Taxation company on wooden table 1040 form with dollar

IRS extends feedback deadline for new digital asset tax rules to mid-November

The Internal Revenue Service (IRS), the agency responsible for tax collection in the United States, announced it had extended the feedback deadline for its proposed digital asset tax reporting rules until November 13.

Under the new rules proposed by the U.S. Treasury Department in August, digital asset brokers, including exchanges and payment processors, will have to tell the IRS about users’ trades of digital currencies like Bitcoin.

The latest regulations are part of a broader crackdown on tax evasion in the digital currency industry and stem from the $1 trillion Infrastructure Investment and Jobs Act (2021).

The proposed rules would oblige ‘digital asset middlemen,’ including brokers, trading platforms, payment processors, and certain wallet providers, to report gross proceeds for all digital asset sales and exchanges from January 1, 2025. Brokers must also report information on gains and losses from January 1, 2026.

A new filing, “Form 1099-DA,” will help taxpayers determine what they owe, in theory removing the need for complex calculations. Brokers must send necessary forms to both digital asset holders and the IRS.

Form 1099-DA will “help taxpayers determine if they owe taxes, and… avoid having to make complicated calculations or pay digital asset tax preparation services in order to file their tax returns,” said the Treasury Department when announcing the proposed rules.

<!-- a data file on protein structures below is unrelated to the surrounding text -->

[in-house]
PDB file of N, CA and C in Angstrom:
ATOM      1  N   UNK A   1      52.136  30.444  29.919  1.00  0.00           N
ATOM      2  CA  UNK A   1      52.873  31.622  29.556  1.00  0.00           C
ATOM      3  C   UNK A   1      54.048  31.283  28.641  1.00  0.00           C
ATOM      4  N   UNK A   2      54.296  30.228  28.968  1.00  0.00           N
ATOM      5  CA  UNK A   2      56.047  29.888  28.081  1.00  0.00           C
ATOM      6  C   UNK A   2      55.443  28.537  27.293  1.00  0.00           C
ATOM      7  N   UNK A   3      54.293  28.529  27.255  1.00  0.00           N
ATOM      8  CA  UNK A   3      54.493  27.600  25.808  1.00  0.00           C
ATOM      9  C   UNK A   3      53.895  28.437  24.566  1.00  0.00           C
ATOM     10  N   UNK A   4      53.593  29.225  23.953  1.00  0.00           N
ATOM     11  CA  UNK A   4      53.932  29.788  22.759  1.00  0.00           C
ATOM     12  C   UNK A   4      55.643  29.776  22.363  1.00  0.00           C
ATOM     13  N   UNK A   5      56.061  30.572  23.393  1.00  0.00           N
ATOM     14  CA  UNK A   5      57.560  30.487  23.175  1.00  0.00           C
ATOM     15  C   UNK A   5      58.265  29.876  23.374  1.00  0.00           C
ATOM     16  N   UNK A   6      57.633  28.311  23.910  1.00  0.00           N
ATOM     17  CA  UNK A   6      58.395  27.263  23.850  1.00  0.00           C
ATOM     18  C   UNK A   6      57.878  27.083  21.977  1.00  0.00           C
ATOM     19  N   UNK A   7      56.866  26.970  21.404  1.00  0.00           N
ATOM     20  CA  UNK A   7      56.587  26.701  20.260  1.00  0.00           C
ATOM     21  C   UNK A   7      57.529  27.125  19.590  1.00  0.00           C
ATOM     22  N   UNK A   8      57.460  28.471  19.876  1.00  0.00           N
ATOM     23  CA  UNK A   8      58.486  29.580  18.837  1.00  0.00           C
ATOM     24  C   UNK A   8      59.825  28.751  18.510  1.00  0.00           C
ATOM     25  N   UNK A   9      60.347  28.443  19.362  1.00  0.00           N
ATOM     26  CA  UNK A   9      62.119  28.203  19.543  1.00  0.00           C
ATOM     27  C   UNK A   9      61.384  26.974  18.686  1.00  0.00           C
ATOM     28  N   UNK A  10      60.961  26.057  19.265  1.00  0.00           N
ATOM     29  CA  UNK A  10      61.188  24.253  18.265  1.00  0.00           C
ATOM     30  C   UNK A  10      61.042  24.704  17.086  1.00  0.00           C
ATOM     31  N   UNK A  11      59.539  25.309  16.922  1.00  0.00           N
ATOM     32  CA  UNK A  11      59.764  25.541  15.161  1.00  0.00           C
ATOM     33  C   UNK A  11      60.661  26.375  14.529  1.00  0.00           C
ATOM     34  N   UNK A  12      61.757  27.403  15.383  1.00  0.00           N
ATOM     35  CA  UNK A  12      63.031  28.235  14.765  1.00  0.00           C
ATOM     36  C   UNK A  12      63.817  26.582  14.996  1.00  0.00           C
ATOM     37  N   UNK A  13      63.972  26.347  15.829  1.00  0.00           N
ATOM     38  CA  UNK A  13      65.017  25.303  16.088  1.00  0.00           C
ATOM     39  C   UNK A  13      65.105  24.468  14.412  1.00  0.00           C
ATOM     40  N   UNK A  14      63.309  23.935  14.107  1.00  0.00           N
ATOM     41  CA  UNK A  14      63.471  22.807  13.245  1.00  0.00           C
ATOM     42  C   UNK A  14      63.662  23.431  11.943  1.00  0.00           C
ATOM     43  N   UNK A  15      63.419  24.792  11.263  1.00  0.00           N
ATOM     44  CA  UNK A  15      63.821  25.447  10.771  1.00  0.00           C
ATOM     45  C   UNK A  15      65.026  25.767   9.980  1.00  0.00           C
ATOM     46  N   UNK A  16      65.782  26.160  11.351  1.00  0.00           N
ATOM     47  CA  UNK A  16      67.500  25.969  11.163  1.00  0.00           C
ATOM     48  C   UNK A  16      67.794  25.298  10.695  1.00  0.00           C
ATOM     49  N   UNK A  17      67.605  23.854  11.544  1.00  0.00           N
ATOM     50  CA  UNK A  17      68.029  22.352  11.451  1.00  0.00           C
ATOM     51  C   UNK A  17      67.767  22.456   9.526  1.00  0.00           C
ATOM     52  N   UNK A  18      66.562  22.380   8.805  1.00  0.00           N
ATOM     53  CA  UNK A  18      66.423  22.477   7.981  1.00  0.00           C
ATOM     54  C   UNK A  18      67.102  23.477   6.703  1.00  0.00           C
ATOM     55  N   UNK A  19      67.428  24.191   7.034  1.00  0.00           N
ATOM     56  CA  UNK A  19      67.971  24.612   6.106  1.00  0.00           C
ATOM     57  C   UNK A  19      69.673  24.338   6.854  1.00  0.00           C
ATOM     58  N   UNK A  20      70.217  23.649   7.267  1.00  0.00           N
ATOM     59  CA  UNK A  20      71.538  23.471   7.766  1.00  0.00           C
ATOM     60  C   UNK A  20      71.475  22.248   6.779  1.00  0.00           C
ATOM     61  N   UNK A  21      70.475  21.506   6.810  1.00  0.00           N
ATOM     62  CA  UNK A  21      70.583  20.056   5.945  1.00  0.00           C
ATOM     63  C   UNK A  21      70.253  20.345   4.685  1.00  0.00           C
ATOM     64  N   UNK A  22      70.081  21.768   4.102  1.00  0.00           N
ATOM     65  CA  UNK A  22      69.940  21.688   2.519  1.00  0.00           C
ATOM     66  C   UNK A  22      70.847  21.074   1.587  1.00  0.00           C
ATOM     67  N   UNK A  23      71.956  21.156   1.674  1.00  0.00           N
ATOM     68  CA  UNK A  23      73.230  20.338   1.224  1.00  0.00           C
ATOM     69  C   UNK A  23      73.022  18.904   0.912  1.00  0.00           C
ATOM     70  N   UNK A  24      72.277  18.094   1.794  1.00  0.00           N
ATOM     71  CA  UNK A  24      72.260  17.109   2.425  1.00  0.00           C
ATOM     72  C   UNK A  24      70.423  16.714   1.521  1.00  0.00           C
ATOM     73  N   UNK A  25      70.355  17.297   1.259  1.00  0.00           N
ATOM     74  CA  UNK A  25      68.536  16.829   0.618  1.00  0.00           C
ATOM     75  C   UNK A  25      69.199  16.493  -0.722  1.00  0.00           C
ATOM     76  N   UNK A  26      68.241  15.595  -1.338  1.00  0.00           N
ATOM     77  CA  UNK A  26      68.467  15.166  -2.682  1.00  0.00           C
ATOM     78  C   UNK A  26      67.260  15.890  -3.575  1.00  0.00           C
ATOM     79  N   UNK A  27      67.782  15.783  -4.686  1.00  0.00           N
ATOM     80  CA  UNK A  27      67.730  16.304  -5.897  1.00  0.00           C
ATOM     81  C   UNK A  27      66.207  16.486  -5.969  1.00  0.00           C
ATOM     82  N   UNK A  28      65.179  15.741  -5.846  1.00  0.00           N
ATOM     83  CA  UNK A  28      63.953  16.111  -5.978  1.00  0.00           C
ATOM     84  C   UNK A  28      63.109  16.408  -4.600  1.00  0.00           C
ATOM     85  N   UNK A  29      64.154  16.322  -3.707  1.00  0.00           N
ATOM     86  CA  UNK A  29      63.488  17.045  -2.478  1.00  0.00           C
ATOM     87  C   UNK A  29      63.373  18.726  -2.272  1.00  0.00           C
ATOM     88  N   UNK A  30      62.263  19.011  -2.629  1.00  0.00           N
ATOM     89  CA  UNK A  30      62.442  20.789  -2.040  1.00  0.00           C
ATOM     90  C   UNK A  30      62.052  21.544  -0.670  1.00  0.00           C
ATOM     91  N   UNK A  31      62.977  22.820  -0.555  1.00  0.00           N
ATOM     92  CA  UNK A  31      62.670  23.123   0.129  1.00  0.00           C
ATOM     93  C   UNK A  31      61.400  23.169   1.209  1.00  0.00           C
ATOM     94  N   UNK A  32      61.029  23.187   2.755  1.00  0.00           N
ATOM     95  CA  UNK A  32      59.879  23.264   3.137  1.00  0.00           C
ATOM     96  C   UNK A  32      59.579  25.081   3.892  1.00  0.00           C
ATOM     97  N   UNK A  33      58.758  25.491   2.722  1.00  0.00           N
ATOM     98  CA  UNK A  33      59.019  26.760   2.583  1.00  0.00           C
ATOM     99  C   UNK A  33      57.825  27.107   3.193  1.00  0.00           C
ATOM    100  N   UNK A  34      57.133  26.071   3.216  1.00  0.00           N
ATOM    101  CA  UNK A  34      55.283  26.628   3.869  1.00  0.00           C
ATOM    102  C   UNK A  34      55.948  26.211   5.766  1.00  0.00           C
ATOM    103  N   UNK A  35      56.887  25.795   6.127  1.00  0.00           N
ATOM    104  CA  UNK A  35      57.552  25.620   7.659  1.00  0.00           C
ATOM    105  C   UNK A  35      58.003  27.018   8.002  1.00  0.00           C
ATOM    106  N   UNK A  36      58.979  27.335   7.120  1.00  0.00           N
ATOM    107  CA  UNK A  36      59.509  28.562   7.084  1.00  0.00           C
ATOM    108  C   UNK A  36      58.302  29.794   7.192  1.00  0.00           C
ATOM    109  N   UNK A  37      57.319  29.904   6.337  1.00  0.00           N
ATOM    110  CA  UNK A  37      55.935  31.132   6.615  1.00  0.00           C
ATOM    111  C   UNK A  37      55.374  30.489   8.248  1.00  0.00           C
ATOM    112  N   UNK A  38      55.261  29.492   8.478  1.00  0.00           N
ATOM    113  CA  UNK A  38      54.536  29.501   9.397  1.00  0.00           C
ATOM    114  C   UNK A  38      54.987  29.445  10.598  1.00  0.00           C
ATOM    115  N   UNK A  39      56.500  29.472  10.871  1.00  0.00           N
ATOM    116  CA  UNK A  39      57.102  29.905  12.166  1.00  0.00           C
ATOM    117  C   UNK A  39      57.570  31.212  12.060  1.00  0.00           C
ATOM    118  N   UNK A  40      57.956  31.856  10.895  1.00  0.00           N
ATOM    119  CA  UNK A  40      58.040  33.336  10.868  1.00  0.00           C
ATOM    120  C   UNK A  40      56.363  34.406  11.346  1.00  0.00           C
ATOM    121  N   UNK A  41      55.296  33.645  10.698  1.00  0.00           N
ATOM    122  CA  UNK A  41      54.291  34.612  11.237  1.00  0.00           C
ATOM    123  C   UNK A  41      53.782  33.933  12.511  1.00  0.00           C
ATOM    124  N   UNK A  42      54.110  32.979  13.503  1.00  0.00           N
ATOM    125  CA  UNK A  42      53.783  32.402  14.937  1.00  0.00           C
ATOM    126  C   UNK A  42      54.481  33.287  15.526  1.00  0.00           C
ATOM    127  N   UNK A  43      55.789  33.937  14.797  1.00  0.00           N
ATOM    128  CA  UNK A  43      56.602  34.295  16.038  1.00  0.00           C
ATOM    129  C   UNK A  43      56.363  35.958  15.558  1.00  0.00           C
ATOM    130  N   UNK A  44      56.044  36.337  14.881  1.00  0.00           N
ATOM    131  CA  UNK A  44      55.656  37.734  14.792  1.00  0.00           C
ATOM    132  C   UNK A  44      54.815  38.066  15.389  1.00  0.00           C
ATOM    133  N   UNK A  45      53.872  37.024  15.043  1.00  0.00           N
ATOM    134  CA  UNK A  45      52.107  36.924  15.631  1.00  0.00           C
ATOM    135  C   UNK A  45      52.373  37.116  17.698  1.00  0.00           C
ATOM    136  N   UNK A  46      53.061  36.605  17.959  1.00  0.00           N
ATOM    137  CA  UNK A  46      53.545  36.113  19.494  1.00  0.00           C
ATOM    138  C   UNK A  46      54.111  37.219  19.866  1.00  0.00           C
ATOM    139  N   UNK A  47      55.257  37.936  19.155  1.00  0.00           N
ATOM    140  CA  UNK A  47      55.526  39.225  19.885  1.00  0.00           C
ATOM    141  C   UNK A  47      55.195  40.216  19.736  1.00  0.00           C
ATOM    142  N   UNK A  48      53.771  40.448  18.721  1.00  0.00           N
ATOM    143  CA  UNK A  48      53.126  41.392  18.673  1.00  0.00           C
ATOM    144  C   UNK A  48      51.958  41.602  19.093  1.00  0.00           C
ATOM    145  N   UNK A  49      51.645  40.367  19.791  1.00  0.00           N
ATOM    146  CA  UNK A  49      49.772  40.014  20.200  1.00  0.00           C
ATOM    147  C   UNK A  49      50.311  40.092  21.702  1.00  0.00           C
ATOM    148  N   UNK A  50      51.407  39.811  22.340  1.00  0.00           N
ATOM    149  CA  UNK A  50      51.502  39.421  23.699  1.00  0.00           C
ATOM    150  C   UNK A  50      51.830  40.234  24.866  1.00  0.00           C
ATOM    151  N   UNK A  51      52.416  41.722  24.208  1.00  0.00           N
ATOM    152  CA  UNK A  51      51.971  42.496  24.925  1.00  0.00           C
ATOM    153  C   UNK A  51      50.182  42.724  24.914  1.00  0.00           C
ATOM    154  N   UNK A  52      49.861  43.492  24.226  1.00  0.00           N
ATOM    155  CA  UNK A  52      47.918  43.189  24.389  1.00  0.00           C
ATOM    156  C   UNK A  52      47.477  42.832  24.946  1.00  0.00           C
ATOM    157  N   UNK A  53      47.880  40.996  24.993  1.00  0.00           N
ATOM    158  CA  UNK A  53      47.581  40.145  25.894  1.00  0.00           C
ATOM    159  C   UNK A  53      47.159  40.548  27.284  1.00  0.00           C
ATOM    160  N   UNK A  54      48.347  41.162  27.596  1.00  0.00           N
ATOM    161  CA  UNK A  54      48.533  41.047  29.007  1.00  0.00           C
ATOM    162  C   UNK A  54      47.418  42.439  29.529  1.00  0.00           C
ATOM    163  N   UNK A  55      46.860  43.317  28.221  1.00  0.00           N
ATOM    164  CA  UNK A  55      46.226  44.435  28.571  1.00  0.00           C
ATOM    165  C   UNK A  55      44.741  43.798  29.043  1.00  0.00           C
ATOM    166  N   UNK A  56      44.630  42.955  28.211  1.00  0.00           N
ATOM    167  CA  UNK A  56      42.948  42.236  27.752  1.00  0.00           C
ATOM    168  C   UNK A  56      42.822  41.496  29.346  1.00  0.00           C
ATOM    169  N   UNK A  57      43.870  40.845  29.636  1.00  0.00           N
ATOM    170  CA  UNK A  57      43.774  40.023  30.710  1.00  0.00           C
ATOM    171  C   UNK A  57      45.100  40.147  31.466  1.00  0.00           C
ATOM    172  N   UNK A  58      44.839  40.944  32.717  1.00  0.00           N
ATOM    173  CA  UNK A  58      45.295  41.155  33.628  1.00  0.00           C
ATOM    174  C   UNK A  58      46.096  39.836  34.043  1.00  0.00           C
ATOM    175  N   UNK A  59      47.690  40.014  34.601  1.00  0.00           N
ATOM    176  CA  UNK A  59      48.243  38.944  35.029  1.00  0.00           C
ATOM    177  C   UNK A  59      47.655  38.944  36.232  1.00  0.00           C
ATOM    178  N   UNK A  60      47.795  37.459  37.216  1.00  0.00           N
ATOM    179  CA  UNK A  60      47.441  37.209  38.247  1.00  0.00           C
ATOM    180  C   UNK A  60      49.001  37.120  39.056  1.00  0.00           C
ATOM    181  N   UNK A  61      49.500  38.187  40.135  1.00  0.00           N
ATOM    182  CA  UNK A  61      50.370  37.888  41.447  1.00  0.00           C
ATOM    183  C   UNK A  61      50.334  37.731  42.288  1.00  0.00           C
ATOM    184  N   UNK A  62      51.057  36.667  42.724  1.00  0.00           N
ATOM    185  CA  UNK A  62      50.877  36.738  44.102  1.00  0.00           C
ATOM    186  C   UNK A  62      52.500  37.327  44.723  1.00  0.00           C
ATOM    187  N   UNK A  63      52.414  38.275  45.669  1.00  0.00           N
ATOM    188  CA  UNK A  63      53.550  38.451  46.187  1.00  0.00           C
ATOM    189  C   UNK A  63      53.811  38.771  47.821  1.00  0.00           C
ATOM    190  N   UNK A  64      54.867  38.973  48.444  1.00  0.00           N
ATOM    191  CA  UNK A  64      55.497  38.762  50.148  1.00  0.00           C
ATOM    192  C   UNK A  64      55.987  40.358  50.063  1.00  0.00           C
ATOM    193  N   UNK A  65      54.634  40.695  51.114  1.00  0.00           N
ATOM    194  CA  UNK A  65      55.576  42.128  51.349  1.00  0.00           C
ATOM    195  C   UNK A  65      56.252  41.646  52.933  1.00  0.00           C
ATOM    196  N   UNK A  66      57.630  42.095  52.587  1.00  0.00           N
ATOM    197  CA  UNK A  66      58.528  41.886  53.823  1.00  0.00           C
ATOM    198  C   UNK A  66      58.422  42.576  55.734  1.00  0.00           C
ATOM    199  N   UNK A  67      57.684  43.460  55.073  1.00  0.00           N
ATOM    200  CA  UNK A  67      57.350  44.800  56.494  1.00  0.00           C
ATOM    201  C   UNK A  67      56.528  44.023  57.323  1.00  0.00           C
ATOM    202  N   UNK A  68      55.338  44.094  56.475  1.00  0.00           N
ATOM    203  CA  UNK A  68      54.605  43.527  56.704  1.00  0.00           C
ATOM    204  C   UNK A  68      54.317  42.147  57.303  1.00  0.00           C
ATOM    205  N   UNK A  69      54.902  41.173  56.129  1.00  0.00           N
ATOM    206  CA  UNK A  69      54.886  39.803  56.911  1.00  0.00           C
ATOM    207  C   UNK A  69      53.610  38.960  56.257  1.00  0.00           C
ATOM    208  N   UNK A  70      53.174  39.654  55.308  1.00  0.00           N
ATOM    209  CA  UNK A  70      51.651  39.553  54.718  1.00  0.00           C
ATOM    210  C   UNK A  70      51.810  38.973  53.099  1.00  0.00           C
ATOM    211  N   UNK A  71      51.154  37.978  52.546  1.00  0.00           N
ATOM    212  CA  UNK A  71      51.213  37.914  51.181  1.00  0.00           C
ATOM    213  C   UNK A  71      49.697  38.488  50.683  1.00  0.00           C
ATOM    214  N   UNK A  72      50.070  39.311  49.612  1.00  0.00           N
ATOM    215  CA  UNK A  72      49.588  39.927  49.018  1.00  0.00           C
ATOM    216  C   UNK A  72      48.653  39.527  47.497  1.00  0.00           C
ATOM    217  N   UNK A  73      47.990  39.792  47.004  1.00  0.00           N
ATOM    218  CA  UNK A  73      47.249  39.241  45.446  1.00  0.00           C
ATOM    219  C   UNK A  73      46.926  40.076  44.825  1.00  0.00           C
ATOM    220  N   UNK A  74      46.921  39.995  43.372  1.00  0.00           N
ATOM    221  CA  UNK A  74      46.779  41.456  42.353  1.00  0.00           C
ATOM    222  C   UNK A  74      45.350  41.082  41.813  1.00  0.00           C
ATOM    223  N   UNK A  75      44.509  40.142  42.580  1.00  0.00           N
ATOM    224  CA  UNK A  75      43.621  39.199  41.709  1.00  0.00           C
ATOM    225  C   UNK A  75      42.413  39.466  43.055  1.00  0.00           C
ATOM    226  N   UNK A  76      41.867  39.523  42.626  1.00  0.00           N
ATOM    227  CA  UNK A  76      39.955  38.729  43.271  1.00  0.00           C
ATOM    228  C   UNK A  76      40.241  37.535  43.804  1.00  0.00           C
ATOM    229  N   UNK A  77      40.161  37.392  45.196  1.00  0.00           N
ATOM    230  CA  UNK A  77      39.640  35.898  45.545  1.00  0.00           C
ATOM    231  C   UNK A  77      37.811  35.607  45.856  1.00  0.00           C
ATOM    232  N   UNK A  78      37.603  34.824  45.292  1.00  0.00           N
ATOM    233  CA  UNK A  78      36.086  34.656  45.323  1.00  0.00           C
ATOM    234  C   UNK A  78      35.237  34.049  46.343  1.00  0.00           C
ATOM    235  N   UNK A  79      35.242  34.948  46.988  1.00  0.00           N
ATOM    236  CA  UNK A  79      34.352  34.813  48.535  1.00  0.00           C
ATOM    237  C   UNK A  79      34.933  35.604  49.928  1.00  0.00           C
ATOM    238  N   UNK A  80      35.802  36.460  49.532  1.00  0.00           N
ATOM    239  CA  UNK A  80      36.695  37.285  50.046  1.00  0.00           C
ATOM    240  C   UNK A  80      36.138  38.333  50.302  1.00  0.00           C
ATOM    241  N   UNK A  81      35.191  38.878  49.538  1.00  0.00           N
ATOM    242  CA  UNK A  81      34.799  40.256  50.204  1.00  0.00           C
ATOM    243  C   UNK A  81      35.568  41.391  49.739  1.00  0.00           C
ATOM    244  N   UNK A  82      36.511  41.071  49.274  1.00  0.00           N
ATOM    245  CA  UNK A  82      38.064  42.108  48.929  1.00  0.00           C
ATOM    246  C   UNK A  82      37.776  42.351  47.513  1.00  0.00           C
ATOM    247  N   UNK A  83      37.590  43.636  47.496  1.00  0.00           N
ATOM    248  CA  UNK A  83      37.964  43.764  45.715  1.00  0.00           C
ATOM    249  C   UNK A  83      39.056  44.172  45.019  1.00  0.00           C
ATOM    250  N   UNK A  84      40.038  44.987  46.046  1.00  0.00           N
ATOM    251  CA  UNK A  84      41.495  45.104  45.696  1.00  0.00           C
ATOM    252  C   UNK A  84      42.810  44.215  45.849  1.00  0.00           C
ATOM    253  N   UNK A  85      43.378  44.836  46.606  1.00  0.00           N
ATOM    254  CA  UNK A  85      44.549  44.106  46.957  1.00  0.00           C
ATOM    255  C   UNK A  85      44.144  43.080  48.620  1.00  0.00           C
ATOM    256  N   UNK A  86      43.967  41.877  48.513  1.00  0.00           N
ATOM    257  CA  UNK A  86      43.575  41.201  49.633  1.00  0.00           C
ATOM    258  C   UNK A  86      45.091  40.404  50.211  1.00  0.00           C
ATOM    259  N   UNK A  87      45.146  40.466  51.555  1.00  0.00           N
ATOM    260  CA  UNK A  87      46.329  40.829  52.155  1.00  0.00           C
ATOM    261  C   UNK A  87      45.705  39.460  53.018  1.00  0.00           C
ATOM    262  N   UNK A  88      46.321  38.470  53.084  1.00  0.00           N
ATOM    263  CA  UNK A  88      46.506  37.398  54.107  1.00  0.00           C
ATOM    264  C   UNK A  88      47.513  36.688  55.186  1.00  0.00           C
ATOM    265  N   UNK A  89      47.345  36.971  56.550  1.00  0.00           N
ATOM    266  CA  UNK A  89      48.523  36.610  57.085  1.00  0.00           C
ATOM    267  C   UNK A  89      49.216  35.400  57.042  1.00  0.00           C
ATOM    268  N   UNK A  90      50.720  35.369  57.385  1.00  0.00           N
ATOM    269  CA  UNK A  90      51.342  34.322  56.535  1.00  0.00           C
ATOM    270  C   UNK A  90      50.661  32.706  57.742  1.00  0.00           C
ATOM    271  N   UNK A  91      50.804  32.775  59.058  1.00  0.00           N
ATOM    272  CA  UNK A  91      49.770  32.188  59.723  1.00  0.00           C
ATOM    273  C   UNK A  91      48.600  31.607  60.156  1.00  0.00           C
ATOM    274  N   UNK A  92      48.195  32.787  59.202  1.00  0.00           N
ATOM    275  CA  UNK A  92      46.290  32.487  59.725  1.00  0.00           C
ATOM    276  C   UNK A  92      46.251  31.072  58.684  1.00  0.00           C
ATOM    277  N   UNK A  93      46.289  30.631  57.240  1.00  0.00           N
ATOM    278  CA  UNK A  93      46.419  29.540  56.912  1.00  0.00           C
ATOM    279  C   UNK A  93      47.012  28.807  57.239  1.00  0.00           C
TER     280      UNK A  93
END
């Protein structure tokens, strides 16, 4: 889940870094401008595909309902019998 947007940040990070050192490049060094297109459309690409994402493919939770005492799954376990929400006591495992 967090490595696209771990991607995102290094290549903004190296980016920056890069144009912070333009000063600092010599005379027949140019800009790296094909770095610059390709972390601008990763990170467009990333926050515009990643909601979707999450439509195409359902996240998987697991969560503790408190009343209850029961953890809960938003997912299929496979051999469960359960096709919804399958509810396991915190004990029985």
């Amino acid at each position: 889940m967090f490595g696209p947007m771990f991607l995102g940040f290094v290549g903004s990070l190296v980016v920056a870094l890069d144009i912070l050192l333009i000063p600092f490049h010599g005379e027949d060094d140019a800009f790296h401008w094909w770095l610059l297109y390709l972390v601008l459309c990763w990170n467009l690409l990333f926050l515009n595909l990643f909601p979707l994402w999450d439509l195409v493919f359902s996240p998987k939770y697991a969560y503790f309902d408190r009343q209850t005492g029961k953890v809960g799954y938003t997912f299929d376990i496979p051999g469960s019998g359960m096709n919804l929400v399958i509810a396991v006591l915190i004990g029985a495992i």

“Under current law, taxpayers owe tax on gains and may be entitled to deduct losses on digital assets when sold, but for many taxpayers, it is difficult and costly to calculate their gains.”

The proposed regulation would “align” digital asset reporting with that of other asset types, said the Treasury, ensuring that “everyone plays by the same set of rules.”

The idea that all asset classes should be treated equally when it comes to tax laws didn’t go down universally well in the digital asset community, with some of the habitually regulation shy voicing their displeasure.

Paul Grewal, chief legal officer of embattled digital asset exchange Coinbase (NASDAQ: COIN), took to X (formerly Twitter) on October 18 to urge anyone who “supports American innovation” to co-sign a letter opposing the regulations.

“The proposed regs go well beyond the congressional mandate to establish tax reporting rules on par with those for traditional finance, putting digital assets at a disadvantage and threatening to harm a nascent industry when it’s just getting started,” said Grewal.

Meanwhile, in a contrasting letter dated October 10, seven U.S. senators urged the Treasury Department and IRS to move faster on implementing the rules, warning that waiting until 2026 would potentially lead to $50 billion in lost annual tax revenue.

Bernie Sanders (I-Vt.), Elizabeth Warren (D-Mass.), Richard Blumenthal (D-Conn.), Angus King Jr. (I-Maine), Gary Peters (D-Mich.), Sheldon Whitehouse (D-R.I.), and Brian Schatz (D-Hawaii) suggested that the Treasury’s current plan for some of the new rules to come into force in 2026 was an unacceptable and ‘self-inflicted’ delay.

“Although we are pleased that the Administration has proposed a strong rule that would help close the massive crypto tax gap, we are alarmed by the self-inflicted two-year delay for the rule’s implementation,” said the lawmakers. “We urge your agencies to limit this troubling delay and implement the final rule as swiftly as possible, while maintaining the rule’s substance in the face of industry attacks.”

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